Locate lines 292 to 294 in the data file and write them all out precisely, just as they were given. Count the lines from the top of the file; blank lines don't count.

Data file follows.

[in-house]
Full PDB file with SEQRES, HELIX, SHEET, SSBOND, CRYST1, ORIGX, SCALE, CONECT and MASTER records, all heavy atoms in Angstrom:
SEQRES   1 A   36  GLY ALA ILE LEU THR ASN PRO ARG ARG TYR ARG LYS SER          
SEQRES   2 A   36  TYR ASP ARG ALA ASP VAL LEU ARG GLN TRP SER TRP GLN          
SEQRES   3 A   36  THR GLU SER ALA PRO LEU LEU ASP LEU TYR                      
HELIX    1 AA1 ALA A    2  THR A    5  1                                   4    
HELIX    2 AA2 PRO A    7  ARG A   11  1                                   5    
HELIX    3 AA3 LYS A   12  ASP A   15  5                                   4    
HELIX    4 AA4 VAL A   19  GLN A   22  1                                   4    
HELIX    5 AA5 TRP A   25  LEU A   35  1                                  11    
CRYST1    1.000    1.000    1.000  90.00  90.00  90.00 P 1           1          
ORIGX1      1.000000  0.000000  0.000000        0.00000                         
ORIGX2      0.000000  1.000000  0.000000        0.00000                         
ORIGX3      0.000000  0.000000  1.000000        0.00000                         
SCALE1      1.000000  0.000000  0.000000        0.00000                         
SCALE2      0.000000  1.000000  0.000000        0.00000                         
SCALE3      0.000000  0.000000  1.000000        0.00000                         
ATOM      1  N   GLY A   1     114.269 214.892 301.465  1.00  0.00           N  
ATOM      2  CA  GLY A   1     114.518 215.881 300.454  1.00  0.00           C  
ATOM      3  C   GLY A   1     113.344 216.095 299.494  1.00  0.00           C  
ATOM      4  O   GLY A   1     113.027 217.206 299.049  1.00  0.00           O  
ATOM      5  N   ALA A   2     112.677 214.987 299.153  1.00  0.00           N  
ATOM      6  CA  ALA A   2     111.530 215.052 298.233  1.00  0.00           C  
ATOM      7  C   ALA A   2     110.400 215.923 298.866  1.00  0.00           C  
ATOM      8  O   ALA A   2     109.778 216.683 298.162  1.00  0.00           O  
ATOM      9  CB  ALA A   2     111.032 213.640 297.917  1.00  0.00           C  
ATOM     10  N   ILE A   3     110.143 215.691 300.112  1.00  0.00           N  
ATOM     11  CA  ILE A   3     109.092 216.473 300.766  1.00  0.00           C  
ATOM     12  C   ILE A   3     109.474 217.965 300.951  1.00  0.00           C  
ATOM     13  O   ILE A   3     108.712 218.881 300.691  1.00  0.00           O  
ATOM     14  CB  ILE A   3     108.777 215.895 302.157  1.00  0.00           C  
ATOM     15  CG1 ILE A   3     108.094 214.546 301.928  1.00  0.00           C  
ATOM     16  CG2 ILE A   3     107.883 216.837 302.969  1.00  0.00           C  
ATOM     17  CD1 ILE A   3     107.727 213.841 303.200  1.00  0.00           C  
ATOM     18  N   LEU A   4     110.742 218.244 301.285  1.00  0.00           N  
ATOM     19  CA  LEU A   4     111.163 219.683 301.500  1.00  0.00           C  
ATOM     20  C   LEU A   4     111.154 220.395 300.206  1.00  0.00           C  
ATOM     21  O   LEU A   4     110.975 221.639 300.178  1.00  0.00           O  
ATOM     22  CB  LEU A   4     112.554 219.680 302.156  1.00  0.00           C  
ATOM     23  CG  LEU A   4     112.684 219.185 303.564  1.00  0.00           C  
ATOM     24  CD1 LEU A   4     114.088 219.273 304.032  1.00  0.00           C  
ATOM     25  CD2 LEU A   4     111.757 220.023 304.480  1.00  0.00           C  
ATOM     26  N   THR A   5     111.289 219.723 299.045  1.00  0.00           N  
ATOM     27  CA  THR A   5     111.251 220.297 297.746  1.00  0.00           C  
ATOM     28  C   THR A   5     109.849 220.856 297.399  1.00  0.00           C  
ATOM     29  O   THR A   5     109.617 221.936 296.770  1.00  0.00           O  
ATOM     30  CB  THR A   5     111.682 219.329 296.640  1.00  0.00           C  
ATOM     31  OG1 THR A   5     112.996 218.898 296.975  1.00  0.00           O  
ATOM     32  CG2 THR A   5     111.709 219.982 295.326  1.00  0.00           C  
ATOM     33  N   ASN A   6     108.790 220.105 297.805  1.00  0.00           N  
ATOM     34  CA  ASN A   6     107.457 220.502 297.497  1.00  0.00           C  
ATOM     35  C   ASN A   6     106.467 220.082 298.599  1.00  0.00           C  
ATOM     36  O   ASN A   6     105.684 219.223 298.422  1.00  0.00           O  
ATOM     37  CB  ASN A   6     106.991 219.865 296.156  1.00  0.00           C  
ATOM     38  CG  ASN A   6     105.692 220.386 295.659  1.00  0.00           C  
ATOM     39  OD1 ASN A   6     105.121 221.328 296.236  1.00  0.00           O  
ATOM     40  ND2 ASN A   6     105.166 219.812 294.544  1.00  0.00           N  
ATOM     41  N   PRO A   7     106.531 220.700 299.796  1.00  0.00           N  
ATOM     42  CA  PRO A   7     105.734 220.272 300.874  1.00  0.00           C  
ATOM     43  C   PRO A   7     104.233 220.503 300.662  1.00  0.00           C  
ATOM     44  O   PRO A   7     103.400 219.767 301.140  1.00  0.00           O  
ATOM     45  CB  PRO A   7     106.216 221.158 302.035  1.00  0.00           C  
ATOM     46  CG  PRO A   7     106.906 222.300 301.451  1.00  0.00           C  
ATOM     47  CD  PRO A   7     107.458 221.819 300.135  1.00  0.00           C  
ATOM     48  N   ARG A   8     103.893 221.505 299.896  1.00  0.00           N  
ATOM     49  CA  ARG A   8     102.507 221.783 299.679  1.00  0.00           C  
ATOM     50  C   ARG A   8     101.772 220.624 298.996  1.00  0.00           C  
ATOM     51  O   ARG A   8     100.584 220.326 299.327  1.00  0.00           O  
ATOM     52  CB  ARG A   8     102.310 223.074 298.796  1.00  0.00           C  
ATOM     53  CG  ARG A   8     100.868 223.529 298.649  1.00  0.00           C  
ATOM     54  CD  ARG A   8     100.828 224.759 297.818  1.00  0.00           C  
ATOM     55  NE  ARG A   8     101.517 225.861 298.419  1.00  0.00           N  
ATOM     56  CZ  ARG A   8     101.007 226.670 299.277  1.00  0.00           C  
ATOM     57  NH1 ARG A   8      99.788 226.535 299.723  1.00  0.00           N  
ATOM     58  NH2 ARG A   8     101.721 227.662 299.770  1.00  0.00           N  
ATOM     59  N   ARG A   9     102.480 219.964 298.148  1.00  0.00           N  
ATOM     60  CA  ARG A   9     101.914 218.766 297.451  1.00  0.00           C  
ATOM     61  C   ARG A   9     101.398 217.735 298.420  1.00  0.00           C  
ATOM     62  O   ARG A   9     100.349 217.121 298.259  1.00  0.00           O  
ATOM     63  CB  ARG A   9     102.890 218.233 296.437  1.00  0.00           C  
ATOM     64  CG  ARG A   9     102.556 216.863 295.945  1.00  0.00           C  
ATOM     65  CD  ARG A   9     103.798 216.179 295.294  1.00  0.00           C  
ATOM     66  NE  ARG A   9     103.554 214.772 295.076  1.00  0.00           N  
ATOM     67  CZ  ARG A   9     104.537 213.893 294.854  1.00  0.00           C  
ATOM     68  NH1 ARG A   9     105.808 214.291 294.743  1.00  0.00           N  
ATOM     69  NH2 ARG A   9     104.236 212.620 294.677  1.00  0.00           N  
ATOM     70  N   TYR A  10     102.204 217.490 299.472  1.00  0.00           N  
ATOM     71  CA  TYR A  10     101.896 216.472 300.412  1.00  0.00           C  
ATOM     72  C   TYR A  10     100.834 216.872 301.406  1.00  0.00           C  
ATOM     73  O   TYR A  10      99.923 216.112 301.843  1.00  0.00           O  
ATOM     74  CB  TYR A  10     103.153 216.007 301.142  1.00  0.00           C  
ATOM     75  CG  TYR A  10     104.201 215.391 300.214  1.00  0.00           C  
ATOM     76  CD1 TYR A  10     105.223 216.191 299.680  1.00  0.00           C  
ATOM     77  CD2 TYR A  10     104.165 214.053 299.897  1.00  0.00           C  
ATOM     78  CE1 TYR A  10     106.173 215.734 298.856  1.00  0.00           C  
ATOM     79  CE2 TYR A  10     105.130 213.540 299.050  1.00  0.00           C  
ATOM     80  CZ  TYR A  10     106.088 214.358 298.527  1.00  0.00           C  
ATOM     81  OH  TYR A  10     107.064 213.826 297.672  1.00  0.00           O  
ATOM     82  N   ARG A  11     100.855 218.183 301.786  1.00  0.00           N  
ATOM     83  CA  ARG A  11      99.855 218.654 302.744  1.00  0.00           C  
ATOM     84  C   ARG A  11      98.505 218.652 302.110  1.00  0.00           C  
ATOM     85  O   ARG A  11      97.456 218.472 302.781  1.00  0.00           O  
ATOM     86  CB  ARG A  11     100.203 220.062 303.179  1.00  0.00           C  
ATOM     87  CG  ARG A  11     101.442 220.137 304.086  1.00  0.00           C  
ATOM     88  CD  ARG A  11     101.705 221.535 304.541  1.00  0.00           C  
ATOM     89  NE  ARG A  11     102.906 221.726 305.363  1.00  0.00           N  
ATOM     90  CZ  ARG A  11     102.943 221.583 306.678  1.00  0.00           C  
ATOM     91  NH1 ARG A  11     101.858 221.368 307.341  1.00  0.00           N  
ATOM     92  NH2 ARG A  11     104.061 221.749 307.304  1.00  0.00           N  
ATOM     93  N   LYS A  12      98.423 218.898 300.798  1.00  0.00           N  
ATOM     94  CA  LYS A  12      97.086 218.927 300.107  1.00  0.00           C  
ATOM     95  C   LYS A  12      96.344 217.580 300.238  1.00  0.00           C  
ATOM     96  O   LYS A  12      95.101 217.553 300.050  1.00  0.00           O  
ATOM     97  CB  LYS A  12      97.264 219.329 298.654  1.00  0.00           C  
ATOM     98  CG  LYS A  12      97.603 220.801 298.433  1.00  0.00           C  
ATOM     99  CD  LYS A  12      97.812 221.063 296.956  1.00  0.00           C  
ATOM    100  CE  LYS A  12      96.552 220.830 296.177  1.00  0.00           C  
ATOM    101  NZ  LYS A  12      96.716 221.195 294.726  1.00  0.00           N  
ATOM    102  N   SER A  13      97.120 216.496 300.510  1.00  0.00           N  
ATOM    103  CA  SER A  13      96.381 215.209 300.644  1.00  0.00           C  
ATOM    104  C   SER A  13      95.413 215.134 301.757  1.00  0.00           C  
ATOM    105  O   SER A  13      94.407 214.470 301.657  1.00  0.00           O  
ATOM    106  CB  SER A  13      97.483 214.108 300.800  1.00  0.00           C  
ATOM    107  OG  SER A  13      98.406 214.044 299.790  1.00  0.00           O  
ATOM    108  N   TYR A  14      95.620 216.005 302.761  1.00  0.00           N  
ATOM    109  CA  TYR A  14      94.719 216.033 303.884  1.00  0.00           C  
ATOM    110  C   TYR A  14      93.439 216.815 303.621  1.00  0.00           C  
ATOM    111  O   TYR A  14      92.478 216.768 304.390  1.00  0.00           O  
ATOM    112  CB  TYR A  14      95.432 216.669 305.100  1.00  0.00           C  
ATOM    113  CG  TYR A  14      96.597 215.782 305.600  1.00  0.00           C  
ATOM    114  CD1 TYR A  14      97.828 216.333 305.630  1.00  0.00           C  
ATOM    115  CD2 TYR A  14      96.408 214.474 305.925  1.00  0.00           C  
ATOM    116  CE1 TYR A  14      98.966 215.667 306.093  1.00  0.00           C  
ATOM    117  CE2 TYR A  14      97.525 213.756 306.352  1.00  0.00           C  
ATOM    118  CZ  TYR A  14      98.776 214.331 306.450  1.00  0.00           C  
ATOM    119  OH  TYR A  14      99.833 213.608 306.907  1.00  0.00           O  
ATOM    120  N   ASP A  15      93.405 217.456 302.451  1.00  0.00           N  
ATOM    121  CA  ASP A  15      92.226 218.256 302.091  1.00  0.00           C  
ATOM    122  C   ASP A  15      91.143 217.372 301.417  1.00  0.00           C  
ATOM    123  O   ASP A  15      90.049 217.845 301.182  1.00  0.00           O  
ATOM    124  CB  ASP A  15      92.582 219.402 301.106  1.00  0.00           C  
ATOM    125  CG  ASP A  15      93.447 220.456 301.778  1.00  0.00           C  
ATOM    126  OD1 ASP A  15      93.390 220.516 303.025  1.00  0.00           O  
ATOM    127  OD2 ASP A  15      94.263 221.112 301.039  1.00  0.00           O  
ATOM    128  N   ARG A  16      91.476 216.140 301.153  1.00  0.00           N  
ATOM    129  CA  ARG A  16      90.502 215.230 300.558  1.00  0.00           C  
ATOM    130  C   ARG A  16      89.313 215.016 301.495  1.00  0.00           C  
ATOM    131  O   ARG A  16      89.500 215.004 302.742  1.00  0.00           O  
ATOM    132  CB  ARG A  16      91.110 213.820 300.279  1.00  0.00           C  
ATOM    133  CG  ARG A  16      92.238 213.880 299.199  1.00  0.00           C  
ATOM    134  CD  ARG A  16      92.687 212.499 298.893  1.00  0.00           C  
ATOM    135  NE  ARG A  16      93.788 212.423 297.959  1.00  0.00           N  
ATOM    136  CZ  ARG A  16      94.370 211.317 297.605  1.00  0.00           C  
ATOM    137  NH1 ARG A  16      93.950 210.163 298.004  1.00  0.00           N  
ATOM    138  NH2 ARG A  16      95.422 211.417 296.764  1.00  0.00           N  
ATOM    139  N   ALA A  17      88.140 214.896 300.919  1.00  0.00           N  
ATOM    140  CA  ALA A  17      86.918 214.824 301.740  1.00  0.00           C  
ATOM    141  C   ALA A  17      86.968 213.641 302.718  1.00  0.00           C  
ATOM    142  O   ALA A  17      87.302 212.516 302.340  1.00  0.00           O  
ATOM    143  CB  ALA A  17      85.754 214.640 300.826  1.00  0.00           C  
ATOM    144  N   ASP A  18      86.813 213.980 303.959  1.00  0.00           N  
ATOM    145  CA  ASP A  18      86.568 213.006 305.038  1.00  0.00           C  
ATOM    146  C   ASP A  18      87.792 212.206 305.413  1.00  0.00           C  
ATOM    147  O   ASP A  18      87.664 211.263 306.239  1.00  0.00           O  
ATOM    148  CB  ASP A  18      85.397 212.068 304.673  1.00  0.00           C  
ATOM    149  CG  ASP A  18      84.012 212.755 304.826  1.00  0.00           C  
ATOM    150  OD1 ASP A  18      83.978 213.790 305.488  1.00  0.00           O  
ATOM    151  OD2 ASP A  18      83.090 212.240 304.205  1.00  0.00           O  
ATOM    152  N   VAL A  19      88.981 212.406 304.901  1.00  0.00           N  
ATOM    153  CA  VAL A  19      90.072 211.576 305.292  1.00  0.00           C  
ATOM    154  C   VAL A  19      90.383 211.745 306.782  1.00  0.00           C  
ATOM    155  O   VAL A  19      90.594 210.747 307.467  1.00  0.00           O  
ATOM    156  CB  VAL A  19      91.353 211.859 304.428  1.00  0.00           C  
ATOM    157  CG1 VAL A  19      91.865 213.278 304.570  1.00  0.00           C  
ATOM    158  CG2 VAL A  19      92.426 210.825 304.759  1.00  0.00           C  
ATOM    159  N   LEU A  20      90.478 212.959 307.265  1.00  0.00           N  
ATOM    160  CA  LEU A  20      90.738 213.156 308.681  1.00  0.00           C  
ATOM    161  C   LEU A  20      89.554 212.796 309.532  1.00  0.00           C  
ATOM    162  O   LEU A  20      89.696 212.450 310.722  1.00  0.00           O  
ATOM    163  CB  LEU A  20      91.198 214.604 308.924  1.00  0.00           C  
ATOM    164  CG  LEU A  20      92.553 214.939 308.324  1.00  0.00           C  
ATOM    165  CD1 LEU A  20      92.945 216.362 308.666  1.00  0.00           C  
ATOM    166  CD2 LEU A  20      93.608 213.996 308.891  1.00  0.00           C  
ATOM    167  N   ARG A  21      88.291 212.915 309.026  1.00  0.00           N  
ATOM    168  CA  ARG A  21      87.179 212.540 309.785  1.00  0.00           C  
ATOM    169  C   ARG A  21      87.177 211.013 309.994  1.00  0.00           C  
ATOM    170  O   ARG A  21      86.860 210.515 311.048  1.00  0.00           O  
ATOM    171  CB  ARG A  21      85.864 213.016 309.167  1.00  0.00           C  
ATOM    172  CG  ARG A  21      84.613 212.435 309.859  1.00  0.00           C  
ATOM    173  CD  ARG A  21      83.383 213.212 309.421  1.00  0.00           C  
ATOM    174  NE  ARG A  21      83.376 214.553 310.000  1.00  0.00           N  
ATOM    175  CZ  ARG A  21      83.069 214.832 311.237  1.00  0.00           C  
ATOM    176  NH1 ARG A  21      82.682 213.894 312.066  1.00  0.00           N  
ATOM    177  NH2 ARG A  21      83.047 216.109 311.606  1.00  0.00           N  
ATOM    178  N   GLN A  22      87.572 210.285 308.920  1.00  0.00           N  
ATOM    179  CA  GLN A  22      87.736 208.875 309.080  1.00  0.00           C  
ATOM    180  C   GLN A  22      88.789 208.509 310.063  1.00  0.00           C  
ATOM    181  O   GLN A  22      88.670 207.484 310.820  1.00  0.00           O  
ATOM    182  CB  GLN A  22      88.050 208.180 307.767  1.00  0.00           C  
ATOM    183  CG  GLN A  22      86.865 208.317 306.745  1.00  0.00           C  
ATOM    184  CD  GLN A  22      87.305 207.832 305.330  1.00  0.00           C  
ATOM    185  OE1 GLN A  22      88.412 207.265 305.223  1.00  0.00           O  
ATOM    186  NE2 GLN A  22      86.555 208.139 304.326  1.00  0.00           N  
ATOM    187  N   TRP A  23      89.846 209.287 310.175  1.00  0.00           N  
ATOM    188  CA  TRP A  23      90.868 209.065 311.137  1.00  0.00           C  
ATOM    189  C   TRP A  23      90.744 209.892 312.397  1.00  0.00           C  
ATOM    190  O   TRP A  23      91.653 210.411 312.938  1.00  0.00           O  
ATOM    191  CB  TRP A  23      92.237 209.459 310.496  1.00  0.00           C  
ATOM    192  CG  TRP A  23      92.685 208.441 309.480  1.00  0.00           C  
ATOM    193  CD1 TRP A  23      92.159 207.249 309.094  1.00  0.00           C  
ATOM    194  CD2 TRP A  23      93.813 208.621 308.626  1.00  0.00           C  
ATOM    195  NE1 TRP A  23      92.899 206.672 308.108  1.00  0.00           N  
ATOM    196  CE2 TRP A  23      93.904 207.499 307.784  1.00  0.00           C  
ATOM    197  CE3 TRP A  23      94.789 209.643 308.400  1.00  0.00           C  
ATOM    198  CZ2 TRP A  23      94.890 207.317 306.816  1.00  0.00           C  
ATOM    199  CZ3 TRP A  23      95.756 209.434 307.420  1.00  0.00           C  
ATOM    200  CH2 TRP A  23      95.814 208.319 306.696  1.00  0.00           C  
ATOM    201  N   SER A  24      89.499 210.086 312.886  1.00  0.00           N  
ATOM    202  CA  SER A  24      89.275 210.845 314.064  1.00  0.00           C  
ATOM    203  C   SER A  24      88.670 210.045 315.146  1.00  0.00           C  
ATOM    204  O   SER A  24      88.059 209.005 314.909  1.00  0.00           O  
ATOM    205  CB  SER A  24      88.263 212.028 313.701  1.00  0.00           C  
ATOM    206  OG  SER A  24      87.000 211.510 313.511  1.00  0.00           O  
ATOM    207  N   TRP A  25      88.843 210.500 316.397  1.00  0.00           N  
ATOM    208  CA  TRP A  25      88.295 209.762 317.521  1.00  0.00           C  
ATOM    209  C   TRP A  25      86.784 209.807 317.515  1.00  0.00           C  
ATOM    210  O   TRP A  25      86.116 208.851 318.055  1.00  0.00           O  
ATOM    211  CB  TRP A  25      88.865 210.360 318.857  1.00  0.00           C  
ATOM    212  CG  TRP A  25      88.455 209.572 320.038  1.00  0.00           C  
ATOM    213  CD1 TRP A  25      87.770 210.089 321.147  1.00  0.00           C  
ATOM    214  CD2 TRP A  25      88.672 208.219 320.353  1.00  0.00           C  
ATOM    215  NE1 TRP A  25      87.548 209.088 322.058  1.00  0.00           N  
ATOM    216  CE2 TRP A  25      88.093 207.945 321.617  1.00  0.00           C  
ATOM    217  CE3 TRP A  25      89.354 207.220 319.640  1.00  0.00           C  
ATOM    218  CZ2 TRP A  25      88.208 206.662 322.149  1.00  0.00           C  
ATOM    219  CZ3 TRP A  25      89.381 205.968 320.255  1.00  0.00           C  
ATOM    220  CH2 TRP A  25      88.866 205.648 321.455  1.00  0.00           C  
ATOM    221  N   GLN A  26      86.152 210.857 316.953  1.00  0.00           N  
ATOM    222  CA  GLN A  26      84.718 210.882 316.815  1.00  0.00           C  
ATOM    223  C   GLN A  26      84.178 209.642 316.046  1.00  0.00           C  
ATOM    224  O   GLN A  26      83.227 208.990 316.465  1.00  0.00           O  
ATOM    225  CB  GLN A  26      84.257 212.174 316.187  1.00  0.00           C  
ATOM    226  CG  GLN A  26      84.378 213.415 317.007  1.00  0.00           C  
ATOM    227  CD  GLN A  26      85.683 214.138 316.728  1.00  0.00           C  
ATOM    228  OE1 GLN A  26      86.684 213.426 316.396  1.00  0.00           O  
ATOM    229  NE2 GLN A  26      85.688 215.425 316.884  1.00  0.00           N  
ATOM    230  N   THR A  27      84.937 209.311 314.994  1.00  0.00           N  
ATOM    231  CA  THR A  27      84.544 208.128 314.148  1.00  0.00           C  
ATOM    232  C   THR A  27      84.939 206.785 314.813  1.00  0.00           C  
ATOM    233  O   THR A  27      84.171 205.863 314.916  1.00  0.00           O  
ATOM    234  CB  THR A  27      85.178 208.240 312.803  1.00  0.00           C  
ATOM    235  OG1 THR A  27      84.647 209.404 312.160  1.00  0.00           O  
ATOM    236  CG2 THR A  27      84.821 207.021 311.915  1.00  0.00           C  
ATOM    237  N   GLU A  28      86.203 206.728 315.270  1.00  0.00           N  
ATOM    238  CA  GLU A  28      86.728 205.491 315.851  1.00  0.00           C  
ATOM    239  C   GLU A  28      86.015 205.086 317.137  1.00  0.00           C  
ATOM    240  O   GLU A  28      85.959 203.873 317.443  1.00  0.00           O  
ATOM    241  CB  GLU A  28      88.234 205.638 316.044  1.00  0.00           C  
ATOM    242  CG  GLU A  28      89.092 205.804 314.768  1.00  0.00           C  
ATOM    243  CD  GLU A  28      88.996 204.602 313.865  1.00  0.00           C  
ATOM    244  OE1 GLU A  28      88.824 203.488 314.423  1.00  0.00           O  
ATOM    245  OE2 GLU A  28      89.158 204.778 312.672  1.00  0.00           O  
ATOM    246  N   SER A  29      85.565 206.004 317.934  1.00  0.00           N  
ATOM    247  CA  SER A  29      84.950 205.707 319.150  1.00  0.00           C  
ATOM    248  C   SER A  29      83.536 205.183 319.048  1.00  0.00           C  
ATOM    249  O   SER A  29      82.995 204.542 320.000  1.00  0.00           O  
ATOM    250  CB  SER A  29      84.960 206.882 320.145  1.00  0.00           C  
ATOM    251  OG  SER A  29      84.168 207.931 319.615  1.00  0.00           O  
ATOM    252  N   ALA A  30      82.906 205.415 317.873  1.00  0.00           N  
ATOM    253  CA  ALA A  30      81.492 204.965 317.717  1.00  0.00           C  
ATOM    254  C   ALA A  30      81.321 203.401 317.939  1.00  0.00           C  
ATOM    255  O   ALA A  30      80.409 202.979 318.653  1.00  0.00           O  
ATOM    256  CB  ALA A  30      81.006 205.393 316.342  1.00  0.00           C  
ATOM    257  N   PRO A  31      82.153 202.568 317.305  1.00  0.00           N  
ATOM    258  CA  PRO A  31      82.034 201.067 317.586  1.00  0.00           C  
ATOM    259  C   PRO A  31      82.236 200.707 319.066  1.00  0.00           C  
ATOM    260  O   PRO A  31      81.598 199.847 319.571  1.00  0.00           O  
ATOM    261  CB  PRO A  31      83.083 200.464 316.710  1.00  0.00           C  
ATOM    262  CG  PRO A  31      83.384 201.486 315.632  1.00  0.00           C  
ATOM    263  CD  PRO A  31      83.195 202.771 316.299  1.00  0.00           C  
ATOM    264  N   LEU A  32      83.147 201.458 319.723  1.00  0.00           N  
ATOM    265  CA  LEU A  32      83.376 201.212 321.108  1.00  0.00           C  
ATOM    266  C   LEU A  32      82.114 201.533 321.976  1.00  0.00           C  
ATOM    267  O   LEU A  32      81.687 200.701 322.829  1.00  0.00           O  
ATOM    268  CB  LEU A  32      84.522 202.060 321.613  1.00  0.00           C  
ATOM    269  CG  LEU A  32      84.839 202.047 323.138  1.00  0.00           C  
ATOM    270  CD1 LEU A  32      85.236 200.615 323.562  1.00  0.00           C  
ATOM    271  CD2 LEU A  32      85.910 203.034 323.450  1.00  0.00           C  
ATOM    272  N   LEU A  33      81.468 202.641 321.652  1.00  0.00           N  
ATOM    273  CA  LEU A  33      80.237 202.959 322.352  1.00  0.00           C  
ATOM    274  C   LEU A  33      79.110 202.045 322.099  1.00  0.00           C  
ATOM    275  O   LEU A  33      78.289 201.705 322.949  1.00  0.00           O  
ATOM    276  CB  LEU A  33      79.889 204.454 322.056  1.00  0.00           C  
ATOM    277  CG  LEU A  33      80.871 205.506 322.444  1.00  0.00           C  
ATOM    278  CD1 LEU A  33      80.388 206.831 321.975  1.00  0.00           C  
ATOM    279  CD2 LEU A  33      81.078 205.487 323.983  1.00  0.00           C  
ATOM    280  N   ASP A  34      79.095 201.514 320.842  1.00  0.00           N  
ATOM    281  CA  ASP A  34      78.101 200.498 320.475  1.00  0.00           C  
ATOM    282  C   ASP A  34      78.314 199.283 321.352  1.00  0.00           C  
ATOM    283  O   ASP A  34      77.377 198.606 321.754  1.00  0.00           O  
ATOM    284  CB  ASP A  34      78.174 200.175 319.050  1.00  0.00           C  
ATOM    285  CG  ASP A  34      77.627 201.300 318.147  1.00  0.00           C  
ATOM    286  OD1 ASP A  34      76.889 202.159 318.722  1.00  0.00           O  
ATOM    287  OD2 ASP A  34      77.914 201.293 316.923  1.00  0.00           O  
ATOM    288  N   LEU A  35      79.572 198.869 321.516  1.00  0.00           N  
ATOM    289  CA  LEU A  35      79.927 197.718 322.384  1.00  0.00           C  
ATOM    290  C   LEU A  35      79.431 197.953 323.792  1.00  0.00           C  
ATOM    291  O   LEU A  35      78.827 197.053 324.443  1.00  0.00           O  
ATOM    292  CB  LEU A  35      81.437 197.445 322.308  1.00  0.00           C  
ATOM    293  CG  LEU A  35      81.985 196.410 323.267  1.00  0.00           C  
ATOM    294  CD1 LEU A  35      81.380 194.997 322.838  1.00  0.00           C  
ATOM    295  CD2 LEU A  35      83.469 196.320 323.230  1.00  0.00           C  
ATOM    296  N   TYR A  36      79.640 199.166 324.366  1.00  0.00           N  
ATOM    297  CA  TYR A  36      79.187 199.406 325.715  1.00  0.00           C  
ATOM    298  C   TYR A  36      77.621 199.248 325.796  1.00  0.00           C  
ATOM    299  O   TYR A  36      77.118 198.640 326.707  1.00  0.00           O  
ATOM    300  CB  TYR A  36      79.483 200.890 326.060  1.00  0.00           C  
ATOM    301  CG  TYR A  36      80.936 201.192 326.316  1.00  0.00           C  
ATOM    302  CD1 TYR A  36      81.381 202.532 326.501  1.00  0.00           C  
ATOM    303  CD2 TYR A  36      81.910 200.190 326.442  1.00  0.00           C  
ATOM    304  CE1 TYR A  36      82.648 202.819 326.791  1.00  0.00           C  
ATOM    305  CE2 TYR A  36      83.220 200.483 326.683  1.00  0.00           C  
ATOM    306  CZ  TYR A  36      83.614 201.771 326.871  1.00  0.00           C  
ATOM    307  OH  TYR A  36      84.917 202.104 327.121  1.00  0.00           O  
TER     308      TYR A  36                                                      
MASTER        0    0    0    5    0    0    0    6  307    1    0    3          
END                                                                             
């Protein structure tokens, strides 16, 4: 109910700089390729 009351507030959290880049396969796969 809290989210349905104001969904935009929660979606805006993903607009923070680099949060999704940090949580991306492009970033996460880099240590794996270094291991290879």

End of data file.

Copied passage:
ATOM    275  O   LEU A  33      78.289 201.705 322.949  1.00  0.00           O  
ATOM    276  CB  LEU A  33      79.889 204.454 322.056  1.00  0.00           C  
ATOM    277  CG  LEU A  33      80.871 205.506 322.444  1.00  0.00           C  